We attended a presentation at Gatwick on 3 November. A Briefing Paper was published which explains the plans, you can see and download it here.
This plan will replace existing arrangements in due course, we think that it will offer real improvements but there will inevitably be issues such as the concentration of flight paths that will have to be addressed.
GATWICK EXPANSION: Gatwick’s CEO Stewart Wingate recently announced the airport’s latest figures for the numbers of aircraft movements and passengers in the past year. He was happy to boast that both have increased, but he did not mention the impact this is having on local communities. He also announced his ambition to continue to increase passenger numbers and the number of flights, which would include freight.
What he does not mention is the price in disturbance to those on the ground who are not yet experiencing any significant improvement, and the congestion on roads and railways with the consequential effect on air quality and noise from sources in the air and on the ground.
The Community Groups are concerned that the benefits for Gatwick are not being balanced with benefits for the communities as has been promised, and have written to object; see the letter, below.
Where the expansion will come from?
Making greater use of night flights where existing permissions are not fully used, especially during winter months. The Government’s night-time regime could allow Gatwick’s winter arrivals to grow by 60% - a nightmare for us.
Increases during the day when the airport is not already fully occupied. This could include the ‘shoulder’ periods just before and after the controlled night flight period (formally 11:30pm to 6:00am), although the hour leading up to midnight can be the busiest in the day during the summer. The bar chart, below, shows an example. Most complaints are made about morning and evening flights.
More flights overall in the winter months. Gatwick are increasing their long-haul traffic, including flights to destinations attractive to those seeking winter sun.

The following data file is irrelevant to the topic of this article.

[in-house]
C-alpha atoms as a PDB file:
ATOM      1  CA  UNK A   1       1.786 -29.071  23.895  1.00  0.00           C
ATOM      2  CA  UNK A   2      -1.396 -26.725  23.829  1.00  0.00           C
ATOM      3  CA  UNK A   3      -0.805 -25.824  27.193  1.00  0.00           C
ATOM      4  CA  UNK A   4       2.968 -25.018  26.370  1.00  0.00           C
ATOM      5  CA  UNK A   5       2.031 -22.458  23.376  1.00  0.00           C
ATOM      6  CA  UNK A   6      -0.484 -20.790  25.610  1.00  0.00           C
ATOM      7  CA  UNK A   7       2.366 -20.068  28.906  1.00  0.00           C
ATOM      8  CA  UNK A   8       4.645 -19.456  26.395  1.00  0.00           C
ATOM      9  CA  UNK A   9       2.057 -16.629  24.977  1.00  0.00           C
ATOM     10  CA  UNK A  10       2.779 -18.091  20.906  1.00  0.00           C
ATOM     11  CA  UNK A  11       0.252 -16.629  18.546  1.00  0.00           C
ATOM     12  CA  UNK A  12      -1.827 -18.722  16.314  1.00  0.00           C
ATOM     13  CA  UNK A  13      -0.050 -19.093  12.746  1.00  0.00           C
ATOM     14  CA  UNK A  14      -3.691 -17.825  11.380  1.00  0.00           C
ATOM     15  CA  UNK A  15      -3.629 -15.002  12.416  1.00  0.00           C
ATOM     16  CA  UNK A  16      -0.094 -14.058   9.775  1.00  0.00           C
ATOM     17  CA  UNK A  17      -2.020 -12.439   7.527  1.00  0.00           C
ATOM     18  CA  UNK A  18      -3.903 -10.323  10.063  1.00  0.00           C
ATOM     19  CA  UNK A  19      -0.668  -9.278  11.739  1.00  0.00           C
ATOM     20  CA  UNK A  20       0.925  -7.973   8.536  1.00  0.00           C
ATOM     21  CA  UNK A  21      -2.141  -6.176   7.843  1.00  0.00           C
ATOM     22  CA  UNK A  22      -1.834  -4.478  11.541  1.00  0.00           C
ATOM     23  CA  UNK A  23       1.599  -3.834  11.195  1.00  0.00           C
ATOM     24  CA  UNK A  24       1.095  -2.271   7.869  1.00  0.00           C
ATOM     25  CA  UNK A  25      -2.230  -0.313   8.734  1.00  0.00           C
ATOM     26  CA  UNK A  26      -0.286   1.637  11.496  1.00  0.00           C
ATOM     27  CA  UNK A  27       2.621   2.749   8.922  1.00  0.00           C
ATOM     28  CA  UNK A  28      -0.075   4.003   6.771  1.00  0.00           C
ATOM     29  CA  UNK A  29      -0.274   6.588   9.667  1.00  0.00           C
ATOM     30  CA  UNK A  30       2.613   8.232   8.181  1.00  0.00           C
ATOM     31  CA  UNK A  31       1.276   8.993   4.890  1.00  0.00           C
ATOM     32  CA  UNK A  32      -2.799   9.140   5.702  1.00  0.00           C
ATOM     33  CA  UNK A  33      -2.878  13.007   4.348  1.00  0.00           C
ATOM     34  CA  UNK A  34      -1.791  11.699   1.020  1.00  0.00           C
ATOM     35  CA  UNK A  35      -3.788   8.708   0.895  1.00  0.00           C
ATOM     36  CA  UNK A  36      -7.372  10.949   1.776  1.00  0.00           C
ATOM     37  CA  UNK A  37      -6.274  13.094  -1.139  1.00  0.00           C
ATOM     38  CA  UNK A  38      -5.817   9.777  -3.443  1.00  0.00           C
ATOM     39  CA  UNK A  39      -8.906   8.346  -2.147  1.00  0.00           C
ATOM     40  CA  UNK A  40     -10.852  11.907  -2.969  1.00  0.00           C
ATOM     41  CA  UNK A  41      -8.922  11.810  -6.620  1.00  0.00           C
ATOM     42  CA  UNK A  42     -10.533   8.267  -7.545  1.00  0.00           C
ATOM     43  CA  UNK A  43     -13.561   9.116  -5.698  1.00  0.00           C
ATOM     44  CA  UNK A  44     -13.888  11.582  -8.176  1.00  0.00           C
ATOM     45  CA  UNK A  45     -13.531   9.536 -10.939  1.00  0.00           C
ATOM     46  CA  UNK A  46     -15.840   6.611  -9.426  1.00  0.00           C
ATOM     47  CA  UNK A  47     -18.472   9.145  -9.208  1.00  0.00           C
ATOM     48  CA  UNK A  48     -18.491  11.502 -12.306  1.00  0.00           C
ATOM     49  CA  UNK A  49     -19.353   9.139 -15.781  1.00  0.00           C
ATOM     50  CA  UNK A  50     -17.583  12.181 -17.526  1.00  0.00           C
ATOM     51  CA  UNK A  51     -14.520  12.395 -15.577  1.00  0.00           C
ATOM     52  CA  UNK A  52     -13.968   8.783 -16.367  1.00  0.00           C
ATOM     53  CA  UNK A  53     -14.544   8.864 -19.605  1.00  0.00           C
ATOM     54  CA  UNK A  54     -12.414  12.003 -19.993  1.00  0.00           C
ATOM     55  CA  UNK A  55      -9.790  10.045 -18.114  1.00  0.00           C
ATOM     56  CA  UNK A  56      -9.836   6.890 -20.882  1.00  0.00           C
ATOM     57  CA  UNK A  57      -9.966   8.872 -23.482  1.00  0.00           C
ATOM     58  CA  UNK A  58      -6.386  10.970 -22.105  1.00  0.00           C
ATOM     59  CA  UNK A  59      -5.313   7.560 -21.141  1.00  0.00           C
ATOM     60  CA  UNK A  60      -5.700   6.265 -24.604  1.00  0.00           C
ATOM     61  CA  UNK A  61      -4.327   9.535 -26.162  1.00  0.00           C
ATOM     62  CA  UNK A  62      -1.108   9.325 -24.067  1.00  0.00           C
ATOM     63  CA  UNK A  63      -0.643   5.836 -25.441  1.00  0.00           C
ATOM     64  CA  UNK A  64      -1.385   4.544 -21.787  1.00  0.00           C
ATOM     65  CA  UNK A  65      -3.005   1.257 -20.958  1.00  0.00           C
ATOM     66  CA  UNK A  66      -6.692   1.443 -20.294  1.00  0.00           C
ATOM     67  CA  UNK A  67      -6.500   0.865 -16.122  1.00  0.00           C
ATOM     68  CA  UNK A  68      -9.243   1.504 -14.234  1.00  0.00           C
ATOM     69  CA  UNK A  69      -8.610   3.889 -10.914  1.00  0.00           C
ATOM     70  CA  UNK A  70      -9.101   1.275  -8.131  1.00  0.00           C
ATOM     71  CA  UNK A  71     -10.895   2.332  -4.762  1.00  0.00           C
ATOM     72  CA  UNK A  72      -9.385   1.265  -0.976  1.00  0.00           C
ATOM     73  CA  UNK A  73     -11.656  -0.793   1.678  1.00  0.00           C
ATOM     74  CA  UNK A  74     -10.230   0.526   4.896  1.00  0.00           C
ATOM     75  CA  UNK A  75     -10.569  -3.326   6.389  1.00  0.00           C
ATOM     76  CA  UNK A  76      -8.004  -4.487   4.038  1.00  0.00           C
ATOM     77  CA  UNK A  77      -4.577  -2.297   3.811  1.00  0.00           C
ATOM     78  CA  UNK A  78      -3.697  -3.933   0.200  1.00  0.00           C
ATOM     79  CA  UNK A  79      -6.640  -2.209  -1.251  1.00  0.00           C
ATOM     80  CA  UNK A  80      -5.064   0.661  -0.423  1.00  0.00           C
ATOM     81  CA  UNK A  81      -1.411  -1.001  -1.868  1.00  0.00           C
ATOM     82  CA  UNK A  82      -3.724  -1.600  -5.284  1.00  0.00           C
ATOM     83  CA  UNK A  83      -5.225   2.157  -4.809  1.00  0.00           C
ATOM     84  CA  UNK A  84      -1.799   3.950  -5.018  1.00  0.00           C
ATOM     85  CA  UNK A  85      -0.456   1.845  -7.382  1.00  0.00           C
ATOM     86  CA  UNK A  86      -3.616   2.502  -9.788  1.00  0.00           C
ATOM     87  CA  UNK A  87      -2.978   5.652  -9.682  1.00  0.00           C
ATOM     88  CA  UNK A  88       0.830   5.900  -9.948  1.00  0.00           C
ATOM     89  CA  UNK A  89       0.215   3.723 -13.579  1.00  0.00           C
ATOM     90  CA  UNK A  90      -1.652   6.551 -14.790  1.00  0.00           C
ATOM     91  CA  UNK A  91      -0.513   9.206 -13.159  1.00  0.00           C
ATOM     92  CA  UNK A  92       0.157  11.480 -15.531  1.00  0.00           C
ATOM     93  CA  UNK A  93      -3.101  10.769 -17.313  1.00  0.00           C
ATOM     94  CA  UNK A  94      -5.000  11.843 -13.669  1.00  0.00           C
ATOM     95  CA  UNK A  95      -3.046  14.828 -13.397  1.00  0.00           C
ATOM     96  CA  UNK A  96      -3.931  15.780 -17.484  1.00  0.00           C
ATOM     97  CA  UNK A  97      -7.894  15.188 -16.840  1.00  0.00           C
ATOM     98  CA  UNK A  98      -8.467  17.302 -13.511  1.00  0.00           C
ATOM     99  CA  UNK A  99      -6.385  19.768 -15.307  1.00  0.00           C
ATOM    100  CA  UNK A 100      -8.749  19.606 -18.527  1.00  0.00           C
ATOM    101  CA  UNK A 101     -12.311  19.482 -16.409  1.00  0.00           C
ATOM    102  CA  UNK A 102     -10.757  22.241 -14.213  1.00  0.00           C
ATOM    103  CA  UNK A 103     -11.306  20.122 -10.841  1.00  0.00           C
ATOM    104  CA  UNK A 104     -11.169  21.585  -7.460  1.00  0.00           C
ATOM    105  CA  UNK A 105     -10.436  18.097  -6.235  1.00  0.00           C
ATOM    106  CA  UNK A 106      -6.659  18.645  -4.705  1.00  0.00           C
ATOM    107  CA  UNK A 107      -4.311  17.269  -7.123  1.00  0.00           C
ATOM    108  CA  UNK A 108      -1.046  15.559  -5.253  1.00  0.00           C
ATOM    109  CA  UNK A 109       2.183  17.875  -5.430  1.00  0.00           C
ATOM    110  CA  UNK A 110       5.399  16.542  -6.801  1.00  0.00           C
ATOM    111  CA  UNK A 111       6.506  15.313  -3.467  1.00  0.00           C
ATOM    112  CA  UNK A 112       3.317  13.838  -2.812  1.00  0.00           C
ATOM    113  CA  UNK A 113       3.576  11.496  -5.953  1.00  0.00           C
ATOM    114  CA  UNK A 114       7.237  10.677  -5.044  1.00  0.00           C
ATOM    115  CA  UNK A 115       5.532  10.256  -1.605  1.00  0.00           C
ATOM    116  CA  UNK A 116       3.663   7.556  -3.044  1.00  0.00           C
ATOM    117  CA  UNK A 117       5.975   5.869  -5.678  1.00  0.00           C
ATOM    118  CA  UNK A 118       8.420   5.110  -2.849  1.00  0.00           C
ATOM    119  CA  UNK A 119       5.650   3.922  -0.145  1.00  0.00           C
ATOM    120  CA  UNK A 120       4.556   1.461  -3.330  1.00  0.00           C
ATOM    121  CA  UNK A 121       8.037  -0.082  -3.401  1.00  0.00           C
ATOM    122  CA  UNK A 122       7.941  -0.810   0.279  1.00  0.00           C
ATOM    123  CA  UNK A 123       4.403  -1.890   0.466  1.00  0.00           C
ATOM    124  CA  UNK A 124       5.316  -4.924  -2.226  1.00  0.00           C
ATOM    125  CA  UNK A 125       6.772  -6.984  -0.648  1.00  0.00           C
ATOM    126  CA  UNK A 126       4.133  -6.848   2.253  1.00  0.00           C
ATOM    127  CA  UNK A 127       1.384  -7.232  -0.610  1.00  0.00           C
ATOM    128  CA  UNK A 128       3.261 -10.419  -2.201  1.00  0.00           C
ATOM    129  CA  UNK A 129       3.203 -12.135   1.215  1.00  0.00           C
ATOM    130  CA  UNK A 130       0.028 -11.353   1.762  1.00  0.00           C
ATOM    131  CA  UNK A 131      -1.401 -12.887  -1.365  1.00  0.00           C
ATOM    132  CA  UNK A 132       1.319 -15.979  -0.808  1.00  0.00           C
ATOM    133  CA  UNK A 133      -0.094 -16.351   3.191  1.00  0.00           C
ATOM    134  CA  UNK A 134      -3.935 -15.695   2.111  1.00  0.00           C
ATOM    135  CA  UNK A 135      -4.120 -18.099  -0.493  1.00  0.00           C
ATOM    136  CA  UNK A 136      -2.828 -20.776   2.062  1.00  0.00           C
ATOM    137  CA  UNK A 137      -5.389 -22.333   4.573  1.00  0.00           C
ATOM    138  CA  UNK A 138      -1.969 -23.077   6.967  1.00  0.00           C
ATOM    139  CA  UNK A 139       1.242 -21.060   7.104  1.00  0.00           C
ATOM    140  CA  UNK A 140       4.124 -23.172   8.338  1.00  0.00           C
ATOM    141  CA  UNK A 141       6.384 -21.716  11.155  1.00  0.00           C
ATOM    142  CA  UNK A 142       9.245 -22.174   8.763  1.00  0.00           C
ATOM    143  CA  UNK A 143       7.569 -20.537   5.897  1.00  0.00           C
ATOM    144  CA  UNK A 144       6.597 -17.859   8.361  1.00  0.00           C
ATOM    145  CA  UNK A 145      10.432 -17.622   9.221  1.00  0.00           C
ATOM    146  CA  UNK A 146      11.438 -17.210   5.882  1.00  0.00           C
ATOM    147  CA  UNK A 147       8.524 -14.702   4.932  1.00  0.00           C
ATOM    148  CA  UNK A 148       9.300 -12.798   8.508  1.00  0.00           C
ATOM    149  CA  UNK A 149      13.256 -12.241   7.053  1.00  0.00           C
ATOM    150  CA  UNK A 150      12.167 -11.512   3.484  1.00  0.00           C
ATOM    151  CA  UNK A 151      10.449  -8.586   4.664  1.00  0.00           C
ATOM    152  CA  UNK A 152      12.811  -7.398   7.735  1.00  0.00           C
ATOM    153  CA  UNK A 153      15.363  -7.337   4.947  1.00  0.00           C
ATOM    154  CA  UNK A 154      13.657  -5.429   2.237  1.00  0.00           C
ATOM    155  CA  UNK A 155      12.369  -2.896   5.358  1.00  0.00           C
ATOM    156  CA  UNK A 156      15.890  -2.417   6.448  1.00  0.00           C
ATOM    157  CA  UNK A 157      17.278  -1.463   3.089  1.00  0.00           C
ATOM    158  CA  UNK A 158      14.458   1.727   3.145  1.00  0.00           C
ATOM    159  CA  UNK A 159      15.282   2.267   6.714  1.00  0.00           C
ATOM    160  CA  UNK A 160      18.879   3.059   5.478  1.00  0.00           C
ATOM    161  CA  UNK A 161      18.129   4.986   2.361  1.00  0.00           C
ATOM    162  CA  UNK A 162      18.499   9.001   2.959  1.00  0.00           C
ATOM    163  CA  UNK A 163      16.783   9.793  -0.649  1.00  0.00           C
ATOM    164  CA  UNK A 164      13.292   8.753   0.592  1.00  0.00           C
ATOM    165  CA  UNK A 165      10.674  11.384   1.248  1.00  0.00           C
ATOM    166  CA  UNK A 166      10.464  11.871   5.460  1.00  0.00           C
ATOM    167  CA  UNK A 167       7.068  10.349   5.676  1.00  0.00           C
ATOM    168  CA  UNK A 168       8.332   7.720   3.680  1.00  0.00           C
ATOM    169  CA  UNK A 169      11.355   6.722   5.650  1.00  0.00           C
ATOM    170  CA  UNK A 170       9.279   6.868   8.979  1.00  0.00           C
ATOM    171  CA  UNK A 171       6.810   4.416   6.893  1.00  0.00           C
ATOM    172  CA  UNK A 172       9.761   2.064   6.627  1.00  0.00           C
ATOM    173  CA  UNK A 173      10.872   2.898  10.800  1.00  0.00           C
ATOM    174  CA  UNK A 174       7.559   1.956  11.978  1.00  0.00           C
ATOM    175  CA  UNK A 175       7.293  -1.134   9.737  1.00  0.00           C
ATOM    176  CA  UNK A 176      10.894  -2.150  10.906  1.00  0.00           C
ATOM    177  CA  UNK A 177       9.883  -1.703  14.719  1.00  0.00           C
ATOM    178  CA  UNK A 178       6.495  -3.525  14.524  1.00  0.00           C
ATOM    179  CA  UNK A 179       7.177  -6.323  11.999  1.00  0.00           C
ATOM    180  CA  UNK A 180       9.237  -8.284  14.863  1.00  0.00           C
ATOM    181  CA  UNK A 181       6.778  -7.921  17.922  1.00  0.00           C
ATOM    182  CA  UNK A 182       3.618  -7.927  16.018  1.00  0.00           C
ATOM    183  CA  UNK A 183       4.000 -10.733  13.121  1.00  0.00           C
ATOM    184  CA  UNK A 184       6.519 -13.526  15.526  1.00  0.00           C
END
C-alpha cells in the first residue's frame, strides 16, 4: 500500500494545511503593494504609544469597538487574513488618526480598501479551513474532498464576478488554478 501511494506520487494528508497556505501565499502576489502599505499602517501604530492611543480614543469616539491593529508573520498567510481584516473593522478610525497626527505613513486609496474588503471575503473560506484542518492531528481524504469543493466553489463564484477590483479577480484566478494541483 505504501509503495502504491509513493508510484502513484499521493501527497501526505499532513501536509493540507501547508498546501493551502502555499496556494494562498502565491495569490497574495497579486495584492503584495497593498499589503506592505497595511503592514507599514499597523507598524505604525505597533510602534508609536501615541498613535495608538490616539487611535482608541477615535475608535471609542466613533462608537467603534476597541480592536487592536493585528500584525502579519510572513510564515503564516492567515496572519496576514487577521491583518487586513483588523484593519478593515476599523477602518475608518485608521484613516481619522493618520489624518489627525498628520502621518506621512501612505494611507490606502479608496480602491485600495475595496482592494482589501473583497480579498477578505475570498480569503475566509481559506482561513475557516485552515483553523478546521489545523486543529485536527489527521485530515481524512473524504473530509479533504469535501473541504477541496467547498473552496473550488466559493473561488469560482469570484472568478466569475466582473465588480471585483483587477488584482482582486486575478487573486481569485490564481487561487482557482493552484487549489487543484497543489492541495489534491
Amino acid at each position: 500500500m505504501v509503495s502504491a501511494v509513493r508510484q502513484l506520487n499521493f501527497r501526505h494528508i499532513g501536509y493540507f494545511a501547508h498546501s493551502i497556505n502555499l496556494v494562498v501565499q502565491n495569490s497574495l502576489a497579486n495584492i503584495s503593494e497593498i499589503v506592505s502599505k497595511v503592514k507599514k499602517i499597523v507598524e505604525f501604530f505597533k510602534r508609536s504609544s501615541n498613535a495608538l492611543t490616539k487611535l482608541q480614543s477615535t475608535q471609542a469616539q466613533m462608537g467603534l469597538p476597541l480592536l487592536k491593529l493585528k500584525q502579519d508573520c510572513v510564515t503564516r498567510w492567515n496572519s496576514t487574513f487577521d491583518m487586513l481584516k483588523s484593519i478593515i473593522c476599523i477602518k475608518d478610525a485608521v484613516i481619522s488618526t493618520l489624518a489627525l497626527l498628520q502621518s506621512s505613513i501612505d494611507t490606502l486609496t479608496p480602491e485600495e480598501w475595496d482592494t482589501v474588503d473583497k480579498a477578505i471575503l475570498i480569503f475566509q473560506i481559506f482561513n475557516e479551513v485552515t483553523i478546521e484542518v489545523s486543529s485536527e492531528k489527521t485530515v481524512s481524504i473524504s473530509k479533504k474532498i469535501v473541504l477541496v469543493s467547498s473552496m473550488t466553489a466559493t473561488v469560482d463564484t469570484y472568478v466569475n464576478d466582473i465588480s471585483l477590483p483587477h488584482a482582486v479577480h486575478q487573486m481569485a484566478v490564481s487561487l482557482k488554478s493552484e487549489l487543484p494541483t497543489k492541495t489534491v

Simon Calder, Travel Correspondent of the Independent Newspaper, wrote on 10 August 2017:
"Gatwick handled as many passengers in July (4.7 million) as airports such as Belgrade, Pisa and even Newcastle handle in a year. With an average of 150,000 people in or out each day in July, the Sussex airport is extracting an absurd amount of capacity from its single runway. How much more can be squeezed out – and what are the consequences in terms of resilience, or lack of it? I shall be watching."
SECOND RUNWAY: Gatwick have made clear their continuing ambition for another runway. They like to say that there will be no cost to the public purse, but at the same time they are encouraging Government investment in rail and road systems serving their area.
The implications for the increasing number of flights that would result are clear enough. Our concerns include:
The airspace in the South East is already congested, contributing to Gatwick’s poor punctuality performance (the worst in the country).
Gatwick are already failing to improve matters for those on the ground, a second runway will exacerbate the situation.
The congestion and pollution problems on the ground would increase substantially, they are bad enough already.
Substantial costs would arise for the public purse if these problems are to be addressed.
In summary, Gatwick is in the wrong place for further expansion.
NIGHT FLIGHTS: A trial of P-RNAV (called ‘Quiet Night Arrivals Trial’ by the NMB) is being proposed at the Noise Management Board and we and the Community Groups have been looking at it more closely. We have a number of concerns about the idea, which is also a trial for the introduction of P-RNAV during the day.
A workshop was held by aviation representatives and the resultant paper summarising its conclusions is to be discussed at the next NMB meeting.
Community Group concerns centre around the exact route(s) that might be used in the trial, bearing in mind that P-RNAV navigation is more precise than existing methods so noise is concentrated along a narrower corridor. There is the offset that there is better control of height, reducing the risk of low flying, although we note that night arrivals are already flown higher than during the day.
CAA CONSULTATION: The Civil Aviation Authority (CAA) have launched a nationwide public survey of views on aviation noise. PLEASE MAKE YOUR VOICE HEARD.
The survey does not take long to complete. Follow this Web address or click HERE to start the survey:
AIRSPACE REVIEW AND GOVERNMENT POLICY: Community representatives have been keeping track of developments in Government policy and proposals under the current Airspace Review. You can see and download a document, below, which contains interesting information on the current position.
TWAANG AGM HELD ON 25 APRIL 2017 CHAIR'S AND TREASURER'S REPORTS
The Reports by the Chair and Treasurer can be read and here.
PRESENTATION GIVEN AT THE AGM
You can download the presentation as a PowerPoint file, or view or download the slides and notes as a PDF document file.
The presentation includes an animation of arrivals speeded up to illustrate how Air Traffic Controllers are managing flights, we hope that you will find this of interest. This will not run in the PDF display so you can download it separately by clicking on the video download button below.
Please note that your ability to see any of these files may depend on the software you have installed.